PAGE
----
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You can't tuna fish... · 2 October 05

Fuel Economy Window Sticker

By now you’ve probably read Consumer Reports article about published vs. real-world fuel efficiencies. Up to 90% of the cars they tested had much worse fuel economy than that shown on the window sticker, some up to 50% less!

What is interesting about the article is that they mention automaker’s have been tuning cars for better performance rather than fuel efficiency, primarily because that’s what they’ve felt the market has wanted over the past few years. Let’s not go into the “what we want” aspect of it, but what about this tuning business?

Used to be two types of tuning you could do on a car: maintenance and peformance. Maintenance consisted of keeping everything within factory specs: changing oil & filters, replacing or adjusting sparks and points, and touching up the lube and air pressure. Performance tuning might mean putting higher performance parts into it: replace or tweak the carburetor, crank up the coil voltage, custom shaft, specialized plugs, maybe even install a turbo.

Nowadays much of the system is electronic and under computer control. No points or timing to speak of. There are sparkplugs but with better ignition control they tend to burn clean and last much longer. With the old cars you’d adjust everything to a baseline and hope the ignition advance mechanism would adjust for times when the engine needed higher performance. Computers now monitor all of the salient points of the engine and modify performance on the fly.

Kind of takes all of the fun out of it.

Cars use fuel injection now, which consists of little micro switches programmed to provide precise squirts of gas to the engine at just the right time, followed by an equally precise electrical jolt to the spark plug. It sounds pretty straightforward, but how and when all of this is done determines how much horsepower the engine has, the type of emissions, and fuel economy.

ECU and Engine flow

Computers aren’t mind readers and obviously we never get to tell our car what kind of performance or efficiency we’d like to have. Someone, or something, has made all of these decisions for us. On-board car computers are pre-programmed at the factory for a certain behavior.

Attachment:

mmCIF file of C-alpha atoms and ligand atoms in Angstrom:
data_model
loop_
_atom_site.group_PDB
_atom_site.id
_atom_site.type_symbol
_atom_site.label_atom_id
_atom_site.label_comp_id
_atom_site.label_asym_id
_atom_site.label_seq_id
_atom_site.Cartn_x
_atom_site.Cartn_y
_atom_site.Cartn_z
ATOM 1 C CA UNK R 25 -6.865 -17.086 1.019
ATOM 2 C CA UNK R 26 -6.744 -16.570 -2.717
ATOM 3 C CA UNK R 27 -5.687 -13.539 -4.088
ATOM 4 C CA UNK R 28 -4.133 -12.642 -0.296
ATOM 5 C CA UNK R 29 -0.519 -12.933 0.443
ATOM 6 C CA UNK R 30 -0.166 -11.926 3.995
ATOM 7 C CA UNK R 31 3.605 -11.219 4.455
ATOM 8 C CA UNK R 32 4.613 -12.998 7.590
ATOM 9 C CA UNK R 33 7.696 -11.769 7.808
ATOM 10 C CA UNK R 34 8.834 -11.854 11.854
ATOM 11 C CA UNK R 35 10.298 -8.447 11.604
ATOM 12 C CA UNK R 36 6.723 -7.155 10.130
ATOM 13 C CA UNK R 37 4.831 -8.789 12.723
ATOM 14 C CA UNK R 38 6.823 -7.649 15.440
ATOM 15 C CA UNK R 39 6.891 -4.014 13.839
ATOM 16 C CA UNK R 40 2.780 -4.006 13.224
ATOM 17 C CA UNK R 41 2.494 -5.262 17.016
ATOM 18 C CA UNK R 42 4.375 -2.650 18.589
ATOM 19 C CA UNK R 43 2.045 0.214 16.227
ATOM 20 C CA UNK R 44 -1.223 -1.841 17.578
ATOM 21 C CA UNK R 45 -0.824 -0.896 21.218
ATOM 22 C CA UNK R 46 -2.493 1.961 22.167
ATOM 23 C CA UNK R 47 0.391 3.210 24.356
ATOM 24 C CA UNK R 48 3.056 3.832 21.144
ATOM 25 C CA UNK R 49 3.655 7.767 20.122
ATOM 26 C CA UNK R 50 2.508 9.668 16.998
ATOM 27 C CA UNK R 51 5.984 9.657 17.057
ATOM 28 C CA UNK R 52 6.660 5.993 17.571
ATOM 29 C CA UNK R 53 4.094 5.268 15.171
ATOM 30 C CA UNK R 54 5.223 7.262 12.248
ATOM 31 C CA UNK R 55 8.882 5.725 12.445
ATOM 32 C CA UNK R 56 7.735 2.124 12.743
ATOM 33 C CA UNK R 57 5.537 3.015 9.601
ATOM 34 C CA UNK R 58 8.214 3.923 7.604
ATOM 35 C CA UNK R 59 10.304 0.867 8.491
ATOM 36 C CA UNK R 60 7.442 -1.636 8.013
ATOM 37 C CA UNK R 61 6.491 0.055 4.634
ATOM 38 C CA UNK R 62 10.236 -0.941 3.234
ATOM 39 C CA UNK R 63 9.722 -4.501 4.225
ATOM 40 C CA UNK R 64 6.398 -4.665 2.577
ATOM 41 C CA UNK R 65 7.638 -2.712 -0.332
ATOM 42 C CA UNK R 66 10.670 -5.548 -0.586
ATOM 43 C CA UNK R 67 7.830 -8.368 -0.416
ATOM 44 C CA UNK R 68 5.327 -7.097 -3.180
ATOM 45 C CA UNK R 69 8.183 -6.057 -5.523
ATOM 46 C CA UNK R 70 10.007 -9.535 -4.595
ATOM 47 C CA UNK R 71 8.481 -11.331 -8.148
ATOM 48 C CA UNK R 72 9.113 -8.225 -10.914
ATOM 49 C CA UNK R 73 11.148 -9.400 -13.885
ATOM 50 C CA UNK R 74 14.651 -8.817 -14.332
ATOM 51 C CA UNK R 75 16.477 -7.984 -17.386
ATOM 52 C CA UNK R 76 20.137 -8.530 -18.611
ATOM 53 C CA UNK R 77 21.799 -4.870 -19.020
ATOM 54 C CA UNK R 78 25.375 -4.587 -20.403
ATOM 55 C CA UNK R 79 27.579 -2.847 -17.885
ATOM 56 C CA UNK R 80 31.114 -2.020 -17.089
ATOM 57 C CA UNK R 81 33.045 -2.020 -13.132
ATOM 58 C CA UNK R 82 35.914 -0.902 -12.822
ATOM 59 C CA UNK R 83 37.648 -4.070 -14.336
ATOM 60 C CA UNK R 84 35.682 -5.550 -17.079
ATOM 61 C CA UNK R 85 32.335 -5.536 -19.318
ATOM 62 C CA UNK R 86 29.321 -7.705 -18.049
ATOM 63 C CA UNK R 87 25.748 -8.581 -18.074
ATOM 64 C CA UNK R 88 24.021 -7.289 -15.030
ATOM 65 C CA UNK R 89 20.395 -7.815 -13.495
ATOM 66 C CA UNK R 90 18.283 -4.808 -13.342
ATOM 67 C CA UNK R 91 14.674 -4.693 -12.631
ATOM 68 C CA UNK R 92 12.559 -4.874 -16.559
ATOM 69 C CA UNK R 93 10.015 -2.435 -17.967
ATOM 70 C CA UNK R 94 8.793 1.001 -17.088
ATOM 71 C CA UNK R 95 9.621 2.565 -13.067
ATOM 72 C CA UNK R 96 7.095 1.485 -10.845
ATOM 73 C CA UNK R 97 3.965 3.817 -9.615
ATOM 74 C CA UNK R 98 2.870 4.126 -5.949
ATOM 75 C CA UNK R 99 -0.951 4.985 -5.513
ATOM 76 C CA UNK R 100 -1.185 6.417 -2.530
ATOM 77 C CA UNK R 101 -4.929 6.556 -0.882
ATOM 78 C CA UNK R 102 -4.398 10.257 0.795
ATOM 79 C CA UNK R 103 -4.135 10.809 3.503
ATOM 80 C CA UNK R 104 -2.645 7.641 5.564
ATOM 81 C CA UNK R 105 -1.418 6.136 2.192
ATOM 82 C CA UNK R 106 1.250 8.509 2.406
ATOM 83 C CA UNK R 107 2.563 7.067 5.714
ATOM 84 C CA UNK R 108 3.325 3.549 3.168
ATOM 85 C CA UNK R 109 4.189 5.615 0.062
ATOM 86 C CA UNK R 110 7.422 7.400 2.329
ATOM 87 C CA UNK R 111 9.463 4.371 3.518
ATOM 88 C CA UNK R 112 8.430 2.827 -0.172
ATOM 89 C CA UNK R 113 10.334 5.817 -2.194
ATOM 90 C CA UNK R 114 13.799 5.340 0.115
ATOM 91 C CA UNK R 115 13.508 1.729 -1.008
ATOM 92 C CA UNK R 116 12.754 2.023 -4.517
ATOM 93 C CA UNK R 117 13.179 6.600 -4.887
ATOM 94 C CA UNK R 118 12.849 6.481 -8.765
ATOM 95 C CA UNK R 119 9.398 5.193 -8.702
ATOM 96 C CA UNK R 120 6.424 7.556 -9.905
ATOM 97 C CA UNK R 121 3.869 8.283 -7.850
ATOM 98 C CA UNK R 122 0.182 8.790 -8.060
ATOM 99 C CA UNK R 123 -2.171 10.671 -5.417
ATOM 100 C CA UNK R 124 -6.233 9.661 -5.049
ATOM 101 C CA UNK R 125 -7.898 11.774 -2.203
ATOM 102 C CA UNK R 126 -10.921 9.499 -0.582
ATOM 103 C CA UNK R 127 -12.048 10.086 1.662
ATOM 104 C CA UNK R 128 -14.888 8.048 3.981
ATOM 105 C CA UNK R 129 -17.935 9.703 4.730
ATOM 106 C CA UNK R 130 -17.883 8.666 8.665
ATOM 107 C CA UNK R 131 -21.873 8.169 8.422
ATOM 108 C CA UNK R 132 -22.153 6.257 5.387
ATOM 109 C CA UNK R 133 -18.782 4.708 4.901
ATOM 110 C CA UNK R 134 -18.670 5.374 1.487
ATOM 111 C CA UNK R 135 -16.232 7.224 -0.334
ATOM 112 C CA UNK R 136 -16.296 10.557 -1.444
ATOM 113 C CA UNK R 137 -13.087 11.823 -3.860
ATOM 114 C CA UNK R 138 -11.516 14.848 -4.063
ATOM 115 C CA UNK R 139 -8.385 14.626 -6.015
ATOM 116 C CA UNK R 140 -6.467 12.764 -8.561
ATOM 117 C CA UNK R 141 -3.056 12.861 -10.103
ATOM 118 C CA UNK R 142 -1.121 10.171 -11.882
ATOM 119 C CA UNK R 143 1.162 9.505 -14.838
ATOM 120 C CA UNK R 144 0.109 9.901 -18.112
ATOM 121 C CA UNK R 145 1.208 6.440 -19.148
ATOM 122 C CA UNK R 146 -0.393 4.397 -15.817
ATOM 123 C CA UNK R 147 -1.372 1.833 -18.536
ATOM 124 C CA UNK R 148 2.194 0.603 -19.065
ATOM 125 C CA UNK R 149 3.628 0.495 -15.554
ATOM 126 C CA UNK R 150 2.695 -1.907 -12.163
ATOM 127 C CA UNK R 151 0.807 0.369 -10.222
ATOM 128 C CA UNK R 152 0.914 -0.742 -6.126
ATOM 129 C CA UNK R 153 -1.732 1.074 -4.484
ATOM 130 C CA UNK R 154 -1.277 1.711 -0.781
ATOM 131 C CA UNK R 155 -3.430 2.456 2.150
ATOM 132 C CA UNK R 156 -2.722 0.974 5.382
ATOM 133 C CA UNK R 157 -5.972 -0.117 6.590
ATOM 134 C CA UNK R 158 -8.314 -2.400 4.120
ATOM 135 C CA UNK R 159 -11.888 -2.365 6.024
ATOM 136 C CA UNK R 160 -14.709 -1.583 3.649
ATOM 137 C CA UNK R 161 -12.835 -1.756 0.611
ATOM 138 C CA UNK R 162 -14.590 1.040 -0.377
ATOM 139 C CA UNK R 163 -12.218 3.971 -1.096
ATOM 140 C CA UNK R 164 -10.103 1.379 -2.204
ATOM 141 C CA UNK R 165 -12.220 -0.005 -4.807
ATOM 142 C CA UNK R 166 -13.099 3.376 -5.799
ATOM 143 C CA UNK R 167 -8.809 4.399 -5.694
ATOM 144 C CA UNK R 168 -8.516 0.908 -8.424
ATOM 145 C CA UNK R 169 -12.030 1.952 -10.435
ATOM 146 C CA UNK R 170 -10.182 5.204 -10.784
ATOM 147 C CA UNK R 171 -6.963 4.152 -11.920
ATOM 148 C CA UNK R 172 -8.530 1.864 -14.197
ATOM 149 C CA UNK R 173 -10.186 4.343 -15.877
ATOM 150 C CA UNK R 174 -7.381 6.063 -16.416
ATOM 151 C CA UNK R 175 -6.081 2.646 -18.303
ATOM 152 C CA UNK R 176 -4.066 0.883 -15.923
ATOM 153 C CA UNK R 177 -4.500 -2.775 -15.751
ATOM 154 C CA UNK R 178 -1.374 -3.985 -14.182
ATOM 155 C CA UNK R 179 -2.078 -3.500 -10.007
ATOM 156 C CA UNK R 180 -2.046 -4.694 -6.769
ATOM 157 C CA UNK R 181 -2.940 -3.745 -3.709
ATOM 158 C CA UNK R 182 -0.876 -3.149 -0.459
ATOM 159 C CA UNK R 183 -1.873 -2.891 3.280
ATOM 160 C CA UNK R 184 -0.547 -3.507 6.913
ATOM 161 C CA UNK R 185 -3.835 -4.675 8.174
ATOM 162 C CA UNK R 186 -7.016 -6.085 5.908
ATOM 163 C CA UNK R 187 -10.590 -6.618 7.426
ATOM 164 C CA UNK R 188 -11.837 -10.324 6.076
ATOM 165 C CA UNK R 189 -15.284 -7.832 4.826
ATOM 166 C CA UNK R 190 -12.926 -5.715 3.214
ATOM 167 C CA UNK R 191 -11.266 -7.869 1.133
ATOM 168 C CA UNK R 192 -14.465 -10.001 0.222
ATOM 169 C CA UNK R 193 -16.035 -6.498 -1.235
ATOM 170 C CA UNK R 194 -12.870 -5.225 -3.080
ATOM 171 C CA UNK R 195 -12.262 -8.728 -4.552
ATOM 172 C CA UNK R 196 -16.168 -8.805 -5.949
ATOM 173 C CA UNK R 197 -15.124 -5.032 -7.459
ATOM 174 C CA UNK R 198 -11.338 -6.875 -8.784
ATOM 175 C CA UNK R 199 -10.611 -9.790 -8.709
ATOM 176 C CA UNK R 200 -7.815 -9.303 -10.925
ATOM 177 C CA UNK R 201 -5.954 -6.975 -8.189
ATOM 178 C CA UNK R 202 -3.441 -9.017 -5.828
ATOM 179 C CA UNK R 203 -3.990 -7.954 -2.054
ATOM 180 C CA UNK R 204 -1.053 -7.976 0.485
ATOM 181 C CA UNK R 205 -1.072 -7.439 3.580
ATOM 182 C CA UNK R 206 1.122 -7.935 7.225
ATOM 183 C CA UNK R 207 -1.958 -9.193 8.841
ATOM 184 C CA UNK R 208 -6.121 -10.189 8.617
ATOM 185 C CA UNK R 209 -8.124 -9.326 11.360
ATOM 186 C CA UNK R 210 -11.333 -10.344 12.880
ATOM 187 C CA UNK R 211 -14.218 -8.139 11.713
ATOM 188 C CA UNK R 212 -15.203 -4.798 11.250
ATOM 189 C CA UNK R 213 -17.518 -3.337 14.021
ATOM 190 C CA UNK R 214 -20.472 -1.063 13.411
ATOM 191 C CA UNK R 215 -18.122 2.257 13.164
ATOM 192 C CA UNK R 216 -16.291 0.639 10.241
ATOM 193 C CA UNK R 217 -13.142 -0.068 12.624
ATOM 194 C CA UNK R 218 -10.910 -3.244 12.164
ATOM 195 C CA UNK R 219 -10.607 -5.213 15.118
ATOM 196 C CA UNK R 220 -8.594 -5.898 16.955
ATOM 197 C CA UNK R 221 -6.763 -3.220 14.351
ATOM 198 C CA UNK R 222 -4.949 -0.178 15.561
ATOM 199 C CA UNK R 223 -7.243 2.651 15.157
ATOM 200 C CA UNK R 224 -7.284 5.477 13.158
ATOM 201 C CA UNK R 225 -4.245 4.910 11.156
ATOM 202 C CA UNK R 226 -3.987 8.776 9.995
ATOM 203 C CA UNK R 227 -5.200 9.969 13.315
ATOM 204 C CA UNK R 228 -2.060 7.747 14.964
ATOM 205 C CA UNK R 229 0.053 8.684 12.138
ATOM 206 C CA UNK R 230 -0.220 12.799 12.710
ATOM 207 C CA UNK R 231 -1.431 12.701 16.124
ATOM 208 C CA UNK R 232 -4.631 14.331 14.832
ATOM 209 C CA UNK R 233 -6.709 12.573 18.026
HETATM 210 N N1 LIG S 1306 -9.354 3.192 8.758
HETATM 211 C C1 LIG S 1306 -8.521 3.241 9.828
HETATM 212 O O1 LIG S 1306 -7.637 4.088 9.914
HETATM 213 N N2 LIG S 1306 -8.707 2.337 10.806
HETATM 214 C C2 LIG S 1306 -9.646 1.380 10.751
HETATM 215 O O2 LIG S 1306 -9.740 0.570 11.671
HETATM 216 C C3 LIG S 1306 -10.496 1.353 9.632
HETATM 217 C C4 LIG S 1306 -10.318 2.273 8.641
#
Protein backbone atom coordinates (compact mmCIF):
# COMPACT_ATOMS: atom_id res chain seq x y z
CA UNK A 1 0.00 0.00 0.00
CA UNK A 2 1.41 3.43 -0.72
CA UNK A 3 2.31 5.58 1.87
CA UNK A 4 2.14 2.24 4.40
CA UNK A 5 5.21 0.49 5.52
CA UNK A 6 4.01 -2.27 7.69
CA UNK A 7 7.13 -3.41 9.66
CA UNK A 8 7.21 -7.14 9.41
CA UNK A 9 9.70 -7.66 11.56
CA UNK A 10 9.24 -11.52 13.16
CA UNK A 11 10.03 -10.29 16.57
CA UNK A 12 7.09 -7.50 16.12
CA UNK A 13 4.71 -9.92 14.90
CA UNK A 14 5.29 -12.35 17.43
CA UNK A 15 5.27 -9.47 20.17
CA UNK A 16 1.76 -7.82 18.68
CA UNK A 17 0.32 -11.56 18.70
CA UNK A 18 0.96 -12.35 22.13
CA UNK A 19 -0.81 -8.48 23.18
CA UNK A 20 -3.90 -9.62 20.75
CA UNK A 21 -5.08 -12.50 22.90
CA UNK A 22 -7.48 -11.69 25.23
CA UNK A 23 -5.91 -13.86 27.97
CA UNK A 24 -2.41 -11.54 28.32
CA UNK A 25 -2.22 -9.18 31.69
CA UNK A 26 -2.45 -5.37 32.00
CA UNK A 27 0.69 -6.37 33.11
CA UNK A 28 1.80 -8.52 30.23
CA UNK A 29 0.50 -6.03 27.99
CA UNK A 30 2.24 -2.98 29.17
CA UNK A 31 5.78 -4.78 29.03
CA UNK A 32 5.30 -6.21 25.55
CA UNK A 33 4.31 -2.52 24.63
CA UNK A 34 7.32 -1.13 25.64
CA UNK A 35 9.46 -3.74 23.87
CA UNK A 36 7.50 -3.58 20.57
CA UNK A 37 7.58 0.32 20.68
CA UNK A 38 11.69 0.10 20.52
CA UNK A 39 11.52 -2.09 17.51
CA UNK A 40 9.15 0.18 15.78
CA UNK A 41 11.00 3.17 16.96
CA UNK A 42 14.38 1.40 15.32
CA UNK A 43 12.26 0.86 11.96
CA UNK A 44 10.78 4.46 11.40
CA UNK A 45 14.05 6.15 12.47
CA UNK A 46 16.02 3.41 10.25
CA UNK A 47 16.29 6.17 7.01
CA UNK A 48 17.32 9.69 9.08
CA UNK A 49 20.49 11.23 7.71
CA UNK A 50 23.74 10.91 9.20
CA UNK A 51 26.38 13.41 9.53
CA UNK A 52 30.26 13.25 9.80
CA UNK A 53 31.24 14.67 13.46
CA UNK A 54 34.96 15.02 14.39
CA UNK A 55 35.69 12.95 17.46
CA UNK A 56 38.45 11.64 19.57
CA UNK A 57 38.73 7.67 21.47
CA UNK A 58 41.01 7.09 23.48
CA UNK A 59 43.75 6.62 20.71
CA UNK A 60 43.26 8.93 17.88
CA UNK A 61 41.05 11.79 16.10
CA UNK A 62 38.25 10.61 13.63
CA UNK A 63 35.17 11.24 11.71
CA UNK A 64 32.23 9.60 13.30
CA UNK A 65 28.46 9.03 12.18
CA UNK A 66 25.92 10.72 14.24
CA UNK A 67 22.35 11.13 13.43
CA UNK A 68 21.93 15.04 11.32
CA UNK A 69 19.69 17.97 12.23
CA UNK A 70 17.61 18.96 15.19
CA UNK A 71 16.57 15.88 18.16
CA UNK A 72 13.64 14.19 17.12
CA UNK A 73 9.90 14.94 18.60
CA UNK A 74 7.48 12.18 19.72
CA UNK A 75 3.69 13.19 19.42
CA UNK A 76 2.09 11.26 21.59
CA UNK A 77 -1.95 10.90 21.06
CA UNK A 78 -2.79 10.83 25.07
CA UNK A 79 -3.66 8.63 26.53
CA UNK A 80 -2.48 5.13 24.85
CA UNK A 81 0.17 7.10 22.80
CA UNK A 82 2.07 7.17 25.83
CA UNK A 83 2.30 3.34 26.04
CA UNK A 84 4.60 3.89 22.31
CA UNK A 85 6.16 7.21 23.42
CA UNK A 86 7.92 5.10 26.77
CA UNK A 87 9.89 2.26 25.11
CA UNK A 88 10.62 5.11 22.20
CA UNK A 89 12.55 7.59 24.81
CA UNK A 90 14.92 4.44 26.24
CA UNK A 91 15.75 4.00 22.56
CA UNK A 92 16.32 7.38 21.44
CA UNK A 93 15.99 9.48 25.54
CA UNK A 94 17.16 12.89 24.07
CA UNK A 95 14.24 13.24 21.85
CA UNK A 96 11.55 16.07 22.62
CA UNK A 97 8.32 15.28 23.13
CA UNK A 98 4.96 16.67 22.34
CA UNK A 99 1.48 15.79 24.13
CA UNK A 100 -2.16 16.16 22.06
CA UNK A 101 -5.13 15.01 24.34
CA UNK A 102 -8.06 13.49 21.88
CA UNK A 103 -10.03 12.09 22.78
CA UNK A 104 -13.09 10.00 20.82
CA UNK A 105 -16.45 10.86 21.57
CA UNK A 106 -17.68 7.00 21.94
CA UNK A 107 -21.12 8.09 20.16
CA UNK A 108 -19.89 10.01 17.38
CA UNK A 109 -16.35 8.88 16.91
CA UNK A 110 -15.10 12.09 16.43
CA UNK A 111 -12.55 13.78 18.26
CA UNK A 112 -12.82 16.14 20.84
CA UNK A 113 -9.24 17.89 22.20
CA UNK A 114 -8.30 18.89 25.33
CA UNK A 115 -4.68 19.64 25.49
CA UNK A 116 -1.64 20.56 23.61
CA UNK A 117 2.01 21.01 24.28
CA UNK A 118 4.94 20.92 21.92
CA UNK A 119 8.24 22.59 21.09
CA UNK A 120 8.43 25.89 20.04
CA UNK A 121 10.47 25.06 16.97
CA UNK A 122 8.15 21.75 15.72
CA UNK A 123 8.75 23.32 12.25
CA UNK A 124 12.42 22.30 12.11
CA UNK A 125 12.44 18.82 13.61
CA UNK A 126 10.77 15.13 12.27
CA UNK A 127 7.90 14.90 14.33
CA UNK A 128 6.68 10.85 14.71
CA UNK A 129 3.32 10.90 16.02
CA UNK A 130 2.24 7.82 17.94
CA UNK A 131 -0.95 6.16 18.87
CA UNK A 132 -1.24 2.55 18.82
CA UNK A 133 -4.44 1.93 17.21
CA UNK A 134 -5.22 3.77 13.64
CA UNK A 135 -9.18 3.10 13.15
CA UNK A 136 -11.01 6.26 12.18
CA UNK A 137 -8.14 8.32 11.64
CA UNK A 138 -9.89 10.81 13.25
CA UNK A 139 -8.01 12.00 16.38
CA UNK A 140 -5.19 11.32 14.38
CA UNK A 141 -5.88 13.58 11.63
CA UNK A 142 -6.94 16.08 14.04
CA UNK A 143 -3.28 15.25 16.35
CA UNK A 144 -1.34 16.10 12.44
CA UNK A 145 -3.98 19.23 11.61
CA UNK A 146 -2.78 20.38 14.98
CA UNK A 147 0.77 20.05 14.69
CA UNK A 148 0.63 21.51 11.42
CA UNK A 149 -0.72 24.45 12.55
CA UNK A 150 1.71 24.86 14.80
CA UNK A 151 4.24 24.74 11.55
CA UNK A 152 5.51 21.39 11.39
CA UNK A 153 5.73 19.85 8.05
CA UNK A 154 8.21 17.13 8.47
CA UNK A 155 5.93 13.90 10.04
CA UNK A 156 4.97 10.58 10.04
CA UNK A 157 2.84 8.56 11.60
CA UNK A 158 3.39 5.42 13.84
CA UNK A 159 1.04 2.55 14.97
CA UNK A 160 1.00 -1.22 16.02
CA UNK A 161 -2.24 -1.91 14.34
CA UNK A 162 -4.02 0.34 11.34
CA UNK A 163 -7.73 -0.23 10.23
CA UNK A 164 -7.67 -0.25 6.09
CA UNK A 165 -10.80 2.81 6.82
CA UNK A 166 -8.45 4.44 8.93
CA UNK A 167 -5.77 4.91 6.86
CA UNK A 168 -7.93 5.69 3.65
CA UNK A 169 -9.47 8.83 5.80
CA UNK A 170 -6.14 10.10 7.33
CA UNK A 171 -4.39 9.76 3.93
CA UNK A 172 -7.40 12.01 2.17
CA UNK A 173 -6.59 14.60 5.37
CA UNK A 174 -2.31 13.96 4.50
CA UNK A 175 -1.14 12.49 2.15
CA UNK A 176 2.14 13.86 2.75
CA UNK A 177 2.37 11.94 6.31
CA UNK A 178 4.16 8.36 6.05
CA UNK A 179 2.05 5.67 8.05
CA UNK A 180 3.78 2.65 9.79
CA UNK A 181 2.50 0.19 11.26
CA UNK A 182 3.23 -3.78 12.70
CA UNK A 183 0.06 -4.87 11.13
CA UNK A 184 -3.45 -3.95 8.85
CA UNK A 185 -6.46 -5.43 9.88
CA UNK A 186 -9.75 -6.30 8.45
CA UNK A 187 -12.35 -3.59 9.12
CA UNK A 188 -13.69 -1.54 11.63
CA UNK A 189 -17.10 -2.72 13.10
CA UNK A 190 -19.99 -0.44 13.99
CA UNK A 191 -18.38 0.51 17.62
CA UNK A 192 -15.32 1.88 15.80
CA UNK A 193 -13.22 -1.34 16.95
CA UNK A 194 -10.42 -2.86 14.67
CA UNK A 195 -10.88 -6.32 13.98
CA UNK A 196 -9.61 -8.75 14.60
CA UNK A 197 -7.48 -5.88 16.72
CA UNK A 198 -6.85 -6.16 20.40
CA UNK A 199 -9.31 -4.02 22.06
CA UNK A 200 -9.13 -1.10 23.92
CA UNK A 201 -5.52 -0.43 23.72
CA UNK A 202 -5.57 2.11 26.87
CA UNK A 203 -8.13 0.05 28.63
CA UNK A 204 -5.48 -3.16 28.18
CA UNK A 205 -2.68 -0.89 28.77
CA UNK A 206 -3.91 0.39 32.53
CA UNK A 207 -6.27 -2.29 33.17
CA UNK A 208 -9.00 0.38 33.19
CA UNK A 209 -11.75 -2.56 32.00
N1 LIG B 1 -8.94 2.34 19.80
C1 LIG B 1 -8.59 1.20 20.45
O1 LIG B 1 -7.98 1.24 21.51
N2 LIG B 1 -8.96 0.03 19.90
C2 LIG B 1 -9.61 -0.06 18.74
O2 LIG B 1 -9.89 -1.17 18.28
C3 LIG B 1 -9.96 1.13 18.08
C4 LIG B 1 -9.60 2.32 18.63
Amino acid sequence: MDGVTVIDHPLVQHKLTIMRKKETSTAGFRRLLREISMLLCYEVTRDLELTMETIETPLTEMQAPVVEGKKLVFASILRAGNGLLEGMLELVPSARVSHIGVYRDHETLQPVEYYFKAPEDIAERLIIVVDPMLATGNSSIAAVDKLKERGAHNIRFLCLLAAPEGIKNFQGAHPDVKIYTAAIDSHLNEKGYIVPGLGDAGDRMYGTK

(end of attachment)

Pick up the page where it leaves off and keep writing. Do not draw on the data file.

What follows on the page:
Which brings us to an interesting niche market: performance tuning. There’s a whole industry geared around auto performance. The neighborhood rice-boy with the tricked out lime-green civic, coffee can exhaust, and wobbly wing might also be running a specialized chip to squeak out a little more from the engine. The focus used to be on chip tuning, but nowadays it mostly involves messing with the ECU (Engine Control Unit)


From a search of the net it appears most of the after-market chipsets or computers are targeted at the performance market. Companies like Hypertech, EuroChips, Powerchip, Superchips, Jetchip, and Bully Dog to name a few. Most of them offer products tuned to a specific vehicle to increase performance (HP) with a mention that it “might” improve fuel efficiency as well.

No idea how much, or even if, any of these work but I’m kind of surprised that none of these guys are offering programming to optimize fuel efficiency. Better yet, wouldn’t it be cool to get an offer from the automaker to alter your car’s programming for better fuel economy? That would be an excellent good-will gesture to engender customer loyalty. A lot easier and cheaper than coming out with a line of hybrids.

Here’s a few related articles for your Sunday reading pleasure: Eye on Electronics, Hot Chips, and a whole pile-o-technical articles.

Comments 2
  1. — Kendall    Oct 04, 2005 02:05 AM    #
    The cynic in me says that it’s a big conspiracy between the auto makers and the oil companies. :)

    Auto makers won’t admit that they didn’t tune the car to get the best mileage. At best, they’ll tune their cars to better meet the EPA listings.
  2. — Alex    Oct 04, 2005 15:17 PM    #
    Talked to an engineer friend of mine about this. I believe that the tuned ships basically just put the car into “performance mode” all the time rather than the usual JDA mode that is used for emissions testing.

    In any event, driving style, roof rack, how clean (exterior), tire pressure, driving style, and driving style probably have waaaay more influence on your milage than the chip.